4. Look into a grocery delivery service if it’s available in your area

Some groceries stores like the one closest to us, have curbside pickup or home delivery service. Besides the convenience factor (you usually don’t even have to get out of your car or haul your kids out of their carseats), the biggest advantage is in the budgeting aspect. With online ordering, the site tallies up your grocery bill on the side as you add items to your cart. We have a pretty firm grocery budget, so when I see the numbers start creeping toward that threshold, I look in my cart to see what I really need and what I could potentially get rid of. On average, I spend about 15% less using the online grocery ordering service than when I’m in the store because it eliminates impulse buys and allows me to trim our list down to what is really essential. It also saves your weekly lists, so you can add items you purchase often and save yourself some time during the ordering.

5. Try to pare down the snacking

Easier said than done with young kids, I know, but snack foods REALLY add up. Packaged snacks are typically a lot more expensive than unprocessed snack foods like fruit, veggies and cheese due to the added convenience factor of being able to grab-and-go. That said, there are certain packaged foods my kids love—graham crackers, Goldfish, yogurt tubes, etc.—so I try to stick to just two or three of those per grocery trip to keep costs down and avoid wasted food.

6. Be flexible

This might mean different things to different people. For some, it could mean buying generic rather than name brand products to save money. For others, it might mean shopping at a couple different stores or planning meals around weekly sales to get the best deals. For those (like me) who’d prefer to shop organic but can’t afford the resulting cost, it might mean picking and choosing certain organic items and living with the rest.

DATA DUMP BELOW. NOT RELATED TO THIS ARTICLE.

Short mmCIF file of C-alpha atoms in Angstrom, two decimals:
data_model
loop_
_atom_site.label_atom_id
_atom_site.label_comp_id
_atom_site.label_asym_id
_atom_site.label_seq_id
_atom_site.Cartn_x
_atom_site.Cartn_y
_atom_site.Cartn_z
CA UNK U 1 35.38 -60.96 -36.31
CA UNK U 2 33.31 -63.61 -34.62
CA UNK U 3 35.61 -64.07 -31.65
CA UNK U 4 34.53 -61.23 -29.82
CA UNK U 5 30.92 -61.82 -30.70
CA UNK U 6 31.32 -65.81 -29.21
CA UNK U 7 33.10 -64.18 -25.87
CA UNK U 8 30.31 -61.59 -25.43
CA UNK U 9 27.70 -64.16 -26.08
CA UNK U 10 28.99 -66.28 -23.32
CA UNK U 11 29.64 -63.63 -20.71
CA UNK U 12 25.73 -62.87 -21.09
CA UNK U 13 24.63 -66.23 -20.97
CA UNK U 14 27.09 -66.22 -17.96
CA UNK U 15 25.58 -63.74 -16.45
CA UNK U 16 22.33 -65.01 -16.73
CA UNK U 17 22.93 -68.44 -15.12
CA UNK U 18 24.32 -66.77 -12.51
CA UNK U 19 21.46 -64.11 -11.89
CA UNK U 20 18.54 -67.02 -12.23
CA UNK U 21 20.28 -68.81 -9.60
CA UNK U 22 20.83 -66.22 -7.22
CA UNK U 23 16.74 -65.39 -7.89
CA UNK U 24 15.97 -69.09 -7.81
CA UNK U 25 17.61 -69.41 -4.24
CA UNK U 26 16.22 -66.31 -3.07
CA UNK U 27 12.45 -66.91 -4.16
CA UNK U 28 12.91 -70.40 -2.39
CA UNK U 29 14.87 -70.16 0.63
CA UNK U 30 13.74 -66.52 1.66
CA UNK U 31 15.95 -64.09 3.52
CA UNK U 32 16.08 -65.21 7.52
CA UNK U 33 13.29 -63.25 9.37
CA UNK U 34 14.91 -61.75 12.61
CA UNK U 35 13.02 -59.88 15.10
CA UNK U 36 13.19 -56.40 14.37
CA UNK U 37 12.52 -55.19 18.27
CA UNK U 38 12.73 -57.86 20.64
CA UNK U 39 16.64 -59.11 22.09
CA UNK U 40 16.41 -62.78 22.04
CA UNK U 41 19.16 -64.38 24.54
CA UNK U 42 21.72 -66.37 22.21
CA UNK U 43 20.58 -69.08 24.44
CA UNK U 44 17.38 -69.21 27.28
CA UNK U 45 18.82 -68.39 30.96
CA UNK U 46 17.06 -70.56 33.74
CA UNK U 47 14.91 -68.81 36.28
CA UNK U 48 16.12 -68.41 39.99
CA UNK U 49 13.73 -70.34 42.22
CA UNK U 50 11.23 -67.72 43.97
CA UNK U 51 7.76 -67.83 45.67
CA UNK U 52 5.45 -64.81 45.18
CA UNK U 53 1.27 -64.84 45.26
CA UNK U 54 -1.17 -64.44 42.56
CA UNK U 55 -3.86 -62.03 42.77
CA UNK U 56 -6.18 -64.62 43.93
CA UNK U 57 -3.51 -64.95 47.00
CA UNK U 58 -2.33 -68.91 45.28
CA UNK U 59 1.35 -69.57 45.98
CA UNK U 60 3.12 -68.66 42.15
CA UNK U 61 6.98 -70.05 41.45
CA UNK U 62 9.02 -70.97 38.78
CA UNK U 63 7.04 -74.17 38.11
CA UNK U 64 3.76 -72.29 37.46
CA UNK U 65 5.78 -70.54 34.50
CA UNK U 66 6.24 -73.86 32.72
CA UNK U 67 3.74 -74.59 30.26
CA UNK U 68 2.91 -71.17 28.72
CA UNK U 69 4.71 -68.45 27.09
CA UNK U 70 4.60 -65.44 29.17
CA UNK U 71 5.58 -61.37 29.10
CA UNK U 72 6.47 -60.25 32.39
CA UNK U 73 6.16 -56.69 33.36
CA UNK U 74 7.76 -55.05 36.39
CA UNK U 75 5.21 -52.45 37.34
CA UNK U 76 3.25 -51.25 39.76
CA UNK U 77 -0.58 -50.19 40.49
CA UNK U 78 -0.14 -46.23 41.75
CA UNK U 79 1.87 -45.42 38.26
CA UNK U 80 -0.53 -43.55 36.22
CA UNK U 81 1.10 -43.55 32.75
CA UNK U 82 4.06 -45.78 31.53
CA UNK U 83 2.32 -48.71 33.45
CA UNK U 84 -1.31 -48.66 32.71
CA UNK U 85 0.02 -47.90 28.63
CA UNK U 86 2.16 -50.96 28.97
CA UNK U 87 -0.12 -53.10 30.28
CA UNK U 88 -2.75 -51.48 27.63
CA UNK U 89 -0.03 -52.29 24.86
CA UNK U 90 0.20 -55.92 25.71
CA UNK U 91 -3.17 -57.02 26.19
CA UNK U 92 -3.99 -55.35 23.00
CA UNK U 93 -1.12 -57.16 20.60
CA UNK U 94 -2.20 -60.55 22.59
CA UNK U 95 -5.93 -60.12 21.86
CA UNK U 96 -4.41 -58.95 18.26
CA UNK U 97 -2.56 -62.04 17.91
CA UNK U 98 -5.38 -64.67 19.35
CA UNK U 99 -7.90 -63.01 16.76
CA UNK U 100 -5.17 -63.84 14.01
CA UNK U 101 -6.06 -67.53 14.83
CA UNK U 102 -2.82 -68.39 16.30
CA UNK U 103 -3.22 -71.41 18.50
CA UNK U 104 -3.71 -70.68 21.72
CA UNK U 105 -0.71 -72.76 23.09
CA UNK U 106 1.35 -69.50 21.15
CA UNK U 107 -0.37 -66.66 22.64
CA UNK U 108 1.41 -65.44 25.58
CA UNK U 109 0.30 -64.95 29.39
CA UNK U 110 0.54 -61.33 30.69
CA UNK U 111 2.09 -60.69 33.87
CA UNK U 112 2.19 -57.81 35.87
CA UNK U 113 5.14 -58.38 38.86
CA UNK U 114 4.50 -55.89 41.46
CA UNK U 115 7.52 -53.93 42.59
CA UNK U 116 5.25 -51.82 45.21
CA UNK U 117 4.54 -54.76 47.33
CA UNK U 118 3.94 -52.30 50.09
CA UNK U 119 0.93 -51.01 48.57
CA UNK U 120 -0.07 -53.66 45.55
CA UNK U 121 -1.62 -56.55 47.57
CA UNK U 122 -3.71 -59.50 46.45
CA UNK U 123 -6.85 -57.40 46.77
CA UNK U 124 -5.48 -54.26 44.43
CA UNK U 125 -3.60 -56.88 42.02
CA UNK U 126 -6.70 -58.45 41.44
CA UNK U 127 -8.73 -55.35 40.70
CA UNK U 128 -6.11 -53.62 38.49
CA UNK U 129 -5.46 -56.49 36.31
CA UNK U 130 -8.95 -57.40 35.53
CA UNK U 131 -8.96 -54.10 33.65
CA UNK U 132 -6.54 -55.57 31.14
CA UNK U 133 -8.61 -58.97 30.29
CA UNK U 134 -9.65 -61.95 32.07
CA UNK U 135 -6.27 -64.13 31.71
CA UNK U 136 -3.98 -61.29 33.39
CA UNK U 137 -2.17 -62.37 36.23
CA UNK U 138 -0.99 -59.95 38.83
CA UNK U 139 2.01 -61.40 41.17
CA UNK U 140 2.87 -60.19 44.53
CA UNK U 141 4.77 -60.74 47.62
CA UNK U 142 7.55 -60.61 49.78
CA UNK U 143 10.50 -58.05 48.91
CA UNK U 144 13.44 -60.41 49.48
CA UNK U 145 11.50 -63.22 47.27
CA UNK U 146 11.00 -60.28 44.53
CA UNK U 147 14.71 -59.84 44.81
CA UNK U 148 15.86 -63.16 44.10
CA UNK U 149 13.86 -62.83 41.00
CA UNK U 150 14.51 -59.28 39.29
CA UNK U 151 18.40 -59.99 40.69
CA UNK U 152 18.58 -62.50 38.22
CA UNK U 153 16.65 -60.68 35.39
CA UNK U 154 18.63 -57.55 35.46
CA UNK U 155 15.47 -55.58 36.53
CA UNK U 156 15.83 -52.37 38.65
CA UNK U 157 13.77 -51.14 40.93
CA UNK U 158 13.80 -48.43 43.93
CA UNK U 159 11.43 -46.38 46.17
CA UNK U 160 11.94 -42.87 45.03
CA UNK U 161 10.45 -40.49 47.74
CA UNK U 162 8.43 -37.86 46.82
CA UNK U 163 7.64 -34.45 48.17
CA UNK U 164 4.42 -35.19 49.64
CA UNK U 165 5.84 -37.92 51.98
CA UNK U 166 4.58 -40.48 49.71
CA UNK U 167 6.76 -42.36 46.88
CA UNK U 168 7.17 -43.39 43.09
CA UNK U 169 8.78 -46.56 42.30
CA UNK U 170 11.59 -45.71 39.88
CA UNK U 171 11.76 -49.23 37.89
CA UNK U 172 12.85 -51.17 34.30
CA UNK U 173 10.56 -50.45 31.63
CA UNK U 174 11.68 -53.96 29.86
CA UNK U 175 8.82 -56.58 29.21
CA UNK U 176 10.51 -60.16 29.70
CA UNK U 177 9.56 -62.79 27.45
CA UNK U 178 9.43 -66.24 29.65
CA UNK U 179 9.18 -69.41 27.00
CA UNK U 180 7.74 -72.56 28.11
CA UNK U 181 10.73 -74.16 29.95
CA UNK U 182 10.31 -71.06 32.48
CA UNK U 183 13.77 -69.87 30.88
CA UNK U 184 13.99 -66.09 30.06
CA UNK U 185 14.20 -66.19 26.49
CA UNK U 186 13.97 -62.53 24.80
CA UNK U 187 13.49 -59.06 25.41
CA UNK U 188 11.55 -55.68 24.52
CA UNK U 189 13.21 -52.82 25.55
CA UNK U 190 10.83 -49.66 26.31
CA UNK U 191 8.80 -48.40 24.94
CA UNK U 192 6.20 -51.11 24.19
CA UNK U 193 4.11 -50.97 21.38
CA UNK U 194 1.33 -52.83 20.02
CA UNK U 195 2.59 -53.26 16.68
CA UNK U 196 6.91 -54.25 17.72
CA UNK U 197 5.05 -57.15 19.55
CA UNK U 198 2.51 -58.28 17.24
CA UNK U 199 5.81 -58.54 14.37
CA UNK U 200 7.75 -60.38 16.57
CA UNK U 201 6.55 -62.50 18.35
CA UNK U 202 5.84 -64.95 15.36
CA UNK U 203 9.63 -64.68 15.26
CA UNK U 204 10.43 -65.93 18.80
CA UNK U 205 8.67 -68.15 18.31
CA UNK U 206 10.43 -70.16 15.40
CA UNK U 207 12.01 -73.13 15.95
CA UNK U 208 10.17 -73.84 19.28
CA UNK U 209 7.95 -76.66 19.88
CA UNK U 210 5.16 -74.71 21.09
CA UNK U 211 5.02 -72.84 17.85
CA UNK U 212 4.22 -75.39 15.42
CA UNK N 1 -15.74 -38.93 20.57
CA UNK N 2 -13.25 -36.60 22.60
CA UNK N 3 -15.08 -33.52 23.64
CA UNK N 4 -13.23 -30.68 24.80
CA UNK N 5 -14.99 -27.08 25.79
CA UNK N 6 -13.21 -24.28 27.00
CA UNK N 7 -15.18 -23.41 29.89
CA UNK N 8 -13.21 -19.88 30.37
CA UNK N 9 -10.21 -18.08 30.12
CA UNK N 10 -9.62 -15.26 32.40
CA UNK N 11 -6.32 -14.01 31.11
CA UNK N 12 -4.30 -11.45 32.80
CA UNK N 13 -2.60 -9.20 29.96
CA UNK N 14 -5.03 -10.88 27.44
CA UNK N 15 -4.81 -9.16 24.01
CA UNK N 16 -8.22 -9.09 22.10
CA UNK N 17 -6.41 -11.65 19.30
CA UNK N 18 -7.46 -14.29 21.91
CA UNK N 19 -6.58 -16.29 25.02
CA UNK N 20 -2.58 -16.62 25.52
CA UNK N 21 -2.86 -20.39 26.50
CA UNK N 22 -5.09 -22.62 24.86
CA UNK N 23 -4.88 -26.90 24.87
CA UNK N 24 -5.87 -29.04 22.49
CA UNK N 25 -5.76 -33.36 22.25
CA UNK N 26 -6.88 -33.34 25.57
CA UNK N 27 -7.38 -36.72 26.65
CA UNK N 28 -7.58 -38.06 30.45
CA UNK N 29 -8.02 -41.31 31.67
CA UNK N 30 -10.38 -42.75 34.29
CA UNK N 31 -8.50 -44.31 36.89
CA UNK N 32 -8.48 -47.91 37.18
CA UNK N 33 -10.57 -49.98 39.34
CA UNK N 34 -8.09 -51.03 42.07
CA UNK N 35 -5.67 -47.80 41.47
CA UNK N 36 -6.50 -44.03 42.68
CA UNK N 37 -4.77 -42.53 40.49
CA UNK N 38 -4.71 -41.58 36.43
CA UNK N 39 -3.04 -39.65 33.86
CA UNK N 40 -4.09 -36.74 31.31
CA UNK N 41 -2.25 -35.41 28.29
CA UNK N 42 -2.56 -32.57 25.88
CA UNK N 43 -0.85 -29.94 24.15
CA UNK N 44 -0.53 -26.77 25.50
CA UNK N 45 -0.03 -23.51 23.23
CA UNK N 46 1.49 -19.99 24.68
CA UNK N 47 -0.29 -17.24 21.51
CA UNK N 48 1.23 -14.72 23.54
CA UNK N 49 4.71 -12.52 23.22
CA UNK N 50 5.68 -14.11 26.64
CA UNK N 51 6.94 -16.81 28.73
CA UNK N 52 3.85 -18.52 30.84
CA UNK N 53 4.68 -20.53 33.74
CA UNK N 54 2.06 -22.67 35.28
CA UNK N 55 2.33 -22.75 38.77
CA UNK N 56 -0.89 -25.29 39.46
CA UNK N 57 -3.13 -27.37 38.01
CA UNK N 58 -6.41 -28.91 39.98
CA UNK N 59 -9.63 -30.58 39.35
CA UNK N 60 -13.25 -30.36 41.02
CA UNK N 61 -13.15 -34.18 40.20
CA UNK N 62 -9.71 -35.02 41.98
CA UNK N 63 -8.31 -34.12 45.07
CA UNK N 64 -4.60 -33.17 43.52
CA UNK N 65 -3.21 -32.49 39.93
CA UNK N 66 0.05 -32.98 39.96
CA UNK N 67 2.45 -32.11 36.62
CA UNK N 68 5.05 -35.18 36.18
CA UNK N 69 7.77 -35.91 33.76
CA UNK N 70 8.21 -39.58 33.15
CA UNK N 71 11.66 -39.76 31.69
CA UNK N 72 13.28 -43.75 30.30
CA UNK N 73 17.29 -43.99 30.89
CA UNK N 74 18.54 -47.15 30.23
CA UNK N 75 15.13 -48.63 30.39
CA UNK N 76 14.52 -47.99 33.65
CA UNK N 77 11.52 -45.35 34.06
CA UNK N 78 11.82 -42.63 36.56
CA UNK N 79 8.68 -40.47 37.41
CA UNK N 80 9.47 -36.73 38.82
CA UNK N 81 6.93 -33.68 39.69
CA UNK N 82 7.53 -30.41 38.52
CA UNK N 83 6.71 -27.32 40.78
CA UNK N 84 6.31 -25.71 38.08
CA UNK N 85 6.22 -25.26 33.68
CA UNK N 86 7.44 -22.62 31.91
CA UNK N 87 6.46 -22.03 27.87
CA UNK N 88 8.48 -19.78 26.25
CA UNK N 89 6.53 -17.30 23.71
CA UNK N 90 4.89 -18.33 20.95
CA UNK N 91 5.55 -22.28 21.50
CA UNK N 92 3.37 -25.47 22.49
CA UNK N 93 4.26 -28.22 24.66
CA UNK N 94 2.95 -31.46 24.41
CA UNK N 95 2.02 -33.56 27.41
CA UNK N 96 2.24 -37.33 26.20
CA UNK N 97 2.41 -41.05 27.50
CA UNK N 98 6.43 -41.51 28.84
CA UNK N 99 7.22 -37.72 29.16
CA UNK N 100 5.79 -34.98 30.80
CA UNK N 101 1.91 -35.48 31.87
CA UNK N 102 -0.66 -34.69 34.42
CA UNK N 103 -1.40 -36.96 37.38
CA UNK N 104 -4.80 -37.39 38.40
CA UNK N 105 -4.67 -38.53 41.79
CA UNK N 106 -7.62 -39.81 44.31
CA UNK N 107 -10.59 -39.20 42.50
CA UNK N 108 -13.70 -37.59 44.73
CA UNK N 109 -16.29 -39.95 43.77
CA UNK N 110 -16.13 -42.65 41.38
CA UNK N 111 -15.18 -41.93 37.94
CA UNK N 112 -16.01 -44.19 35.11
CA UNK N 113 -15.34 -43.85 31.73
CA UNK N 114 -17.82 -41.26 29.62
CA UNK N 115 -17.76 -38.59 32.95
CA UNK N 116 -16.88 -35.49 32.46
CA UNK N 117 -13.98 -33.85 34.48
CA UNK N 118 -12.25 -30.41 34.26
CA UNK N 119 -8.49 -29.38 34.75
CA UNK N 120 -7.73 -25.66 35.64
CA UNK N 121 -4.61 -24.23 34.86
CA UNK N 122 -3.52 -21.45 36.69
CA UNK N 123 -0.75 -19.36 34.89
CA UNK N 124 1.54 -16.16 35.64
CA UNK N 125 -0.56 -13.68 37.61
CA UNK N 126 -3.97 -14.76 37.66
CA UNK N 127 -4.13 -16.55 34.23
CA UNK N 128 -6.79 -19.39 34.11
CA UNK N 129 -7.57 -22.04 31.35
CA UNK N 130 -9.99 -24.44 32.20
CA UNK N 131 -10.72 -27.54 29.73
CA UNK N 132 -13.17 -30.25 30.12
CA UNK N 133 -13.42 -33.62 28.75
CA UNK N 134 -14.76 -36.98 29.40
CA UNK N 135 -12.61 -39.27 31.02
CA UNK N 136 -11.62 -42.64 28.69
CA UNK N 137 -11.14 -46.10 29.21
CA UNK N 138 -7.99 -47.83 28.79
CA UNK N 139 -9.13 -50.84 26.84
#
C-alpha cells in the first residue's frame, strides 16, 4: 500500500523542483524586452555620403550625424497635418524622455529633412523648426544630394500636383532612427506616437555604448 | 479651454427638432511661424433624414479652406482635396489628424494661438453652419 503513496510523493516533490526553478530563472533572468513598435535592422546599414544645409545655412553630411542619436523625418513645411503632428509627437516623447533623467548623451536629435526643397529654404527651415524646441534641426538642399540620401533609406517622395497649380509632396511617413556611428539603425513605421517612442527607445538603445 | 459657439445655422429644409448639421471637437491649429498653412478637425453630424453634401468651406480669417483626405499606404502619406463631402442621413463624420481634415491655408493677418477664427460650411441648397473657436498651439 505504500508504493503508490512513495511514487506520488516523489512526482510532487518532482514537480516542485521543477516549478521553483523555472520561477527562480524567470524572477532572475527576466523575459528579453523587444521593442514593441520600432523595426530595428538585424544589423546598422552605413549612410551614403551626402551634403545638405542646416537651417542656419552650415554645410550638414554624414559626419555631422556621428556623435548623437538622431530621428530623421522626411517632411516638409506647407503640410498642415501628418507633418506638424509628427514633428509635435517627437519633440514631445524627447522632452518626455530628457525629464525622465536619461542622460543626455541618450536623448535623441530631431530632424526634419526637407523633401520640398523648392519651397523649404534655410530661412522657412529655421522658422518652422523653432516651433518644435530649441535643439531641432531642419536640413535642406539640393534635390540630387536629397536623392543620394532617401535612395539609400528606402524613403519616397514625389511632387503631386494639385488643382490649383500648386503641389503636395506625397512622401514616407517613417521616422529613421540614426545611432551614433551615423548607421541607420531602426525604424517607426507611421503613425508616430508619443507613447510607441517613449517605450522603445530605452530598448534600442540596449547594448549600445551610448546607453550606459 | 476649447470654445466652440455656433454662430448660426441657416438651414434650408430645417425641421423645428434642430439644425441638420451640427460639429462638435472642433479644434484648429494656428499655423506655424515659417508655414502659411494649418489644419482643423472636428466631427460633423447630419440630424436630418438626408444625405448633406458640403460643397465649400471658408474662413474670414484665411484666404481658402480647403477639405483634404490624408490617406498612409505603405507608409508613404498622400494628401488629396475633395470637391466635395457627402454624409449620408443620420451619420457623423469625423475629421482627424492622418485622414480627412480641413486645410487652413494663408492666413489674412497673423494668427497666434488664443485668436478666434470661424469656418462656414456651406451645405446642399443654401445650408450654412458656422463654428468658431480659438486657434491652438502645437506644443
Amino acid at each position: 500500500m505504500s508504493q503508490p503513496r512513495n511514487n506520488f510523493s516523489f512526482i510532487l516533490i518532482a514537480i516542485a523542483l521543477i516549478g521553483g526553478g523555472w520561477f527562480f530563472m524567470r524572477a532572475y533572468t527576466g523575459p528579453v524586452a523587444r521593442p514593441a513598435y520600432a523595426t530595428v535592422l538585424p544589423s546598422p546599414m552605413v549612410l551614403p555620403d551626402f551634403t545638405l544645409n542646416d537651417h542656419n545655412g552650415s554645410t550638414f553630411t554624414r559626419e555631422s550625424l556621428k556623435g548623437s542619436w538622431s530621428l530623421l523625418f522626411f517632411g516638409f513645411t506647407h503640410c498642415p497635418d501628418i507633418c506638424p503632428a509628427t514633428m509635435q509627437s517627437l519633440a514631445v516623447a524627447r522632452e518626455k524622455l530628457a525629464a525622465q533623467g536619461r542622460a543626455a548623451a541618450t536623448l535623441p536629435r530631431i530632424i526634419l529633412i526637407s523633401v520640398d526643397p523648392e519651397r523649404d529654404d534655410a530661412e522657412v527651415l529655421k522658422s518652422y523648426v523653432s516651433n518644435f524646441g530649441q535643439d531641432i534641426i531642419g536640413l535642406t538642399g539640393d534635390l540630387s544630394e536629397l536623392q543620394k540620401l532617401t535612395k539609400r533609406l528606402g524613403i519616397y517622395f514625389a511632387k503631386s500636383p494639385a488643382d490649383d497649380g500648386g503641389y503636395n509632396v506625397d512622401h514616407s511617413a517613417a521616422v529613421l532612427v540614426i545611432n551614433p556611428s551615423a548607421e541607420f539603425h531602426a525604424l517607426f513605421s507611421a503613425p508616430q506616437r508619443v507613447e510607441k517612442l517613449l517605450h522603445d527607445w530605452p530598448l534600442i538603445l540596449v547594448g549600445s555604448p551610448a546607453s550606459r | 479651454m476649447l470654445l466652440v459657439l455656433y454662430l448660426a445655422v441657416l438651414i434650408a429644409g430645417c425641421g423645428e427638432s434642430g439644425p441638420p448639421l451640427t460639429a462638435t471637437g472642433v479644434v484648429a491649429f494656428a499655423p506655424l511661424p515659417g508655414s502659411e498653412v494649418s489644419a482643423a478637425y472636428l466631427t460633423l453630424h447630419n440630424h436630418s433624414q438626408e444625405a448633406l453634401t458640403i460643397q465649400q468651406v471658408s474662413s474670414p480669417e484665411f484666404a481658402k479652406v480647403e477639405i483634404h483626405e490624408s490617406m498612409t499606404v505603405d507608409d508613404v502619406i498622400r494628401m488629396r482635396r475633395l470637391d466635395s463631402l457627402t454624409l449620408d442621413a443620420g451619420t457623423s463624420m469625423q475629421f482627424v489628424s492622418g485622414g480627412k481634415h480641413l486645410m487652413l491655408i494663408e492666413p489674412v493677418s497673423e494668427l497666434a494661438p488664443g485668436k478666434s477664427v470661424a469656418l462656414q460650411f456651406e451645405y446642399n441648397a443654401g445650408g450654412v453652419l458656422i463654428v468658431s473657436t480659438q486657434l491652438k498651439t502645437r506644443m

Of course, none of this is set in stone and sometimes we mail it in and decide to get takeout on a “leftover” night, thereby blowing our budget. We learn to be flexible, because sometimes I’m just not into making a meal that takes more than 20 minutes, especially when my kids are crying and my husband isn’t home from work yet. But overall, these small steps allow us to stick to a pretty firm budget and still enjoy our meals. If you’re interested, here’s a post about my all-time favorite easy dinners, which is where many of our favorites come from each week.

If you’re struggling to reduce your grocery bill, where can you give a little? Is there a way to stretch your dollar further without sacrificing the things that are important to your family?

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Melissa Mowry

Melissa Mowry is a stay at home mom to 3 year old Chase and the slightly younger guy, Sam. She is the main voice behind One Mother to Another, which she started in July 2014 as a way to connect with other moms who felt just as lonely as she did some days. She is married to her high school sweetheart, Adam, and they live in their home state of Rhode Island. Melissa's work has been featured on the Huffington Post, Scary Mommy, Mamalode, Coffee + Crumbs and Mamapedia, among others. Her book, One Mother to Another: This Is Just Between Us is for sale on Amazon.